This paper outlines efforts by Kaanju families to develop a comprehensive framework for the management of traditional lands and their associated resources on Kaanju homelands. Based at the Chuula homeland camp on the upper Wenlock River, Kaanju people are attempting to move beyond involvement as mere partners or stakeholders in land and resource management projects, which involves a substantial re-orientation in the ways in which land and resource management are undertaken. Through engagement with the 'Indigenous Protected Areas' framework, and other categories devised by 'mainstream' agencies, Kaanju people are seeking a practical but substantial form of self-determination in partnership with local non-Indigenous people and regional and national agencies. This approach to local land and resource management is based on what Kaanju people understand to be their inalienable and substantial ties to their traditional homelands. The paper provides perspectives from the Chairman of the Chuulangun Aboriginal Corporation (David Claudie) and from an anthropologist (Benjamin Smith) who has researched Kaanju homelands aspirations for the past seven years. The paper outlines the opportunities and challenges entailed by this innovative approach, and the cultural and political contexts underlying Kaanju relationships with current land management structures.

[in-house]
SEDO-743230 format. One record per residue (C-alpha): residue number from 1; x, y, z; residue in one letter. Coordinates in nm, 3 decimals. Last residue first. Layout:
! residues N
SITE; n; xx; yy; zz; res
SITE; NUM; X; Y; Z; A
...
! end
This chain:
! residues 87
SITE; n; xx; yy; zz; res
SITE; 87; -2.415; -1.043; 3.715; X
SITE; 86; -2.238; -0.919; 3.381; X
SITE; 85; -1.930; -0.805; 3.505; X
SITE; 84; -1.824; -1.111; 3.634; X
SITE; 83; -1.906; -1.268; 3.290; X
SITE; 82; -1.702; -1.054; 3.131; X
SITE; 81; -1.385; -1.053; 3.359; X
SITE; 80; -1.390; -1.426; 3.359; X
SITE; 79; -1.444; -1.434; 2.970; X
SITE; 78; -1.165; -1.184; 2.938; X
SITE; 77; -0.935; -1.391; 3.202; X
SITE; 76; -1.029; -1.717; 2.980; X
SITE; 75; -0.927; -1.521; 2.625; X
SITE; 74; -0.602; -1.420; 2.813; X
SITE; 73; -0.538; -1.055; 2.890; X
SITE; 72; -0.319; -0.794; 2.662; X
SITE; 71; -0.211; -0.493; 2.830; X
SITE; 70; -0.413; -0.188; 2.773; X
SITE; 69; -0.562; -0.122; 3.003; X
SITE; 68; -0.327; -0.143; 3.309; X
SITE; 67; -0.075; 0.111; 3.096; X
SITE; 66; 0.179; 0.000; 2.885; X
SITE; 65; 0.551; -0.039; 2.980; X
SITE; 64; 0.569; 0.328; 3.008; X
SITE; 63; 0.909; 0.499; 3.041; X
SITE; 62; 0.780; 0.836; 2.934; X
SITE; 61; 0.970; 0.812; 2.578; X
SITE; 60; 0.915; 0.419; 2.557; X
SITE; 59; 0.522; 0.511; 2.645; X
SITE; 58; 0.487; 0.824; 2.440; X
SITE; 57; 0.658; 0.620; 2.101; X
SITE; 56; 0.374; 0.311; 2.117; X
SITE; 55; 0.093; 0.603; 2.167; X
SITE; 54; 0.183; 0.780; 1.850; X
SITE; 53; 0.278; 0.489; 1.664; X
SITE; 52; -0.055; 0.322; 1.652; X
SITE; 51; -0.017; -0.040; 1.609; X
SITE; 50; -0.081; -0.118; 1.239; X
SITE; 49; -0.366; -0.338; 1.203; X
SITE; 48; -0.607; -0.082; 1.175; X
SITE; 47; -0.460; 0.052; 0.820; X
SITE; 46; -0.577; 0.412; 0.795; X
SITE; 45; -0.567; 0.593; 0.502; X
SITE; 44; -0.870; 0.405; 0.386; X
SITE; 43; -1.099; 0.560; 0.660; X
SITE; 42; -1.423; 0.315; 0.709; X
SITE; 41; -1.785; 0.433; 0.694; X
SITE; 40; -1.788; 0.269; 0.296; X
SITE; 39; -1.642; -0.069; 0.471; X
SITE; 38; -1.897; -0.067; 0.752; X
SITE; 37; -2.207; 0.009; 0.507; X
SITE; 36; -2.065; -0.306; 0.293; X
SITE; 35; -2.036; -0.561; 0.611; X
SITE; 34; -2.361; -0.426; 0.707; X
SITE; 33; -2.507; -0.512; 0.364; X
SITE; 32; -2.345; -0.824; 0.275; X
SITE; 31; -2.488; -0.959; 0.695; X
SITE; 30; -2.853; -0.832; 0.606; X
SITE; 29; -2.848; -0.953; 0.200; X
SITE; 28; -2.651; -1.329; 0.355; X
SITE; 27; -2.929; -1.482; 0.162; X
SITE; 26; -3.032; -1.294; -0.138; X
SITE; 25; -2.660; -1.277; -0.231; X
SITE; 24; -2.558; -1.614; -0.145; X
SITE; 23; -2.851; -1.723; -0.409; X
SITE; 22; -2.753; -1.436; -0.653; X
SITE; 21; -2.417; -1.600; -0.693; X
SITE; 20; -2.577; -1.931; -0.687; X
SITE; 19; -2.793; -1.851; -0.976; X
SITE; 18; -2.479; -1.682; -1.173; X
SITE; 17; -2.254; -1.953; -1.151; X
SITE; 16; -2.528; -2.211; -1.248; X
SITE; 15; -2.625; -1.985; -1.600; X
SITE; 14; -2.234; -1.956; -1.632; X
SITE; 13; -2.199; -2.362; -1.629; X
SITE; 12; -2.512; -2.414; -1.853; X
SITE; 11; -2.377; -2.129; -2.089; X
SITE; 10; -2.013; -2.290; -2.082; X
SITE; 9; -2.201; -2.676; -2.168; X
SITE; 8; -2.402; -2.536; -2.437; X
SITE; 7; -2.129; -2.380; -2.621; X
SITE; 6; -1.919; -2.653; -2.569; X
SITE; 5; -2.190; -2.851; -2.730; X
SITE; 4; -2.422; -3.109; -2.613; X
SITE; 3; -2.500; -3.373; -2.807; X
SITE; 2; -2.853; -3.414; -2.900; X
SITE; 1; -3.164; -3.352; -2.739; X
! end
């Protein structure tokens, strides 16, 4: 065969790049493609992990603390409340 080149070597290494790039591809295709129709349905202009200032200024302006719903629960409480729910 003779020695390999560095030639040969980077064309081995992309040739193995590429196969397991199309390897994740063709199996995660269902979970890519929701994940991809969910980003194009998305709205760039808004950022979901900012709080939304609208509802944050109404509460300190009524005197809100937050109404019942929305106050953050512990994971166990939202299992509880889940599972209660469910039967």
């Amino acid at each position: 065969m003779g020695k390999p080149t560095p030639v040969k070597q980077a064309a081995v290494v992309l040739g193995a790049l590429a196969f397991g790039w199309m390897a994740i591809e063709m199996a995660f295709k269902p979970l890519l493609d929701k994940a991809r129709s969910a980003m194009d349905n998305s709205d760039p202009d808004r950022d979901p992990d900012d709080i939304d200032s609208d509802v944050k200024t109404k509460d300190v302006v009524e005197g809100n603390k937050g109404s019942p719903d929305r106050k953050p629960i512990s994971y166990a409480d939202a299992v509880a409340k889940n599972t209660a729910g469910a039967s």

ISBN: 0 7315 5631 3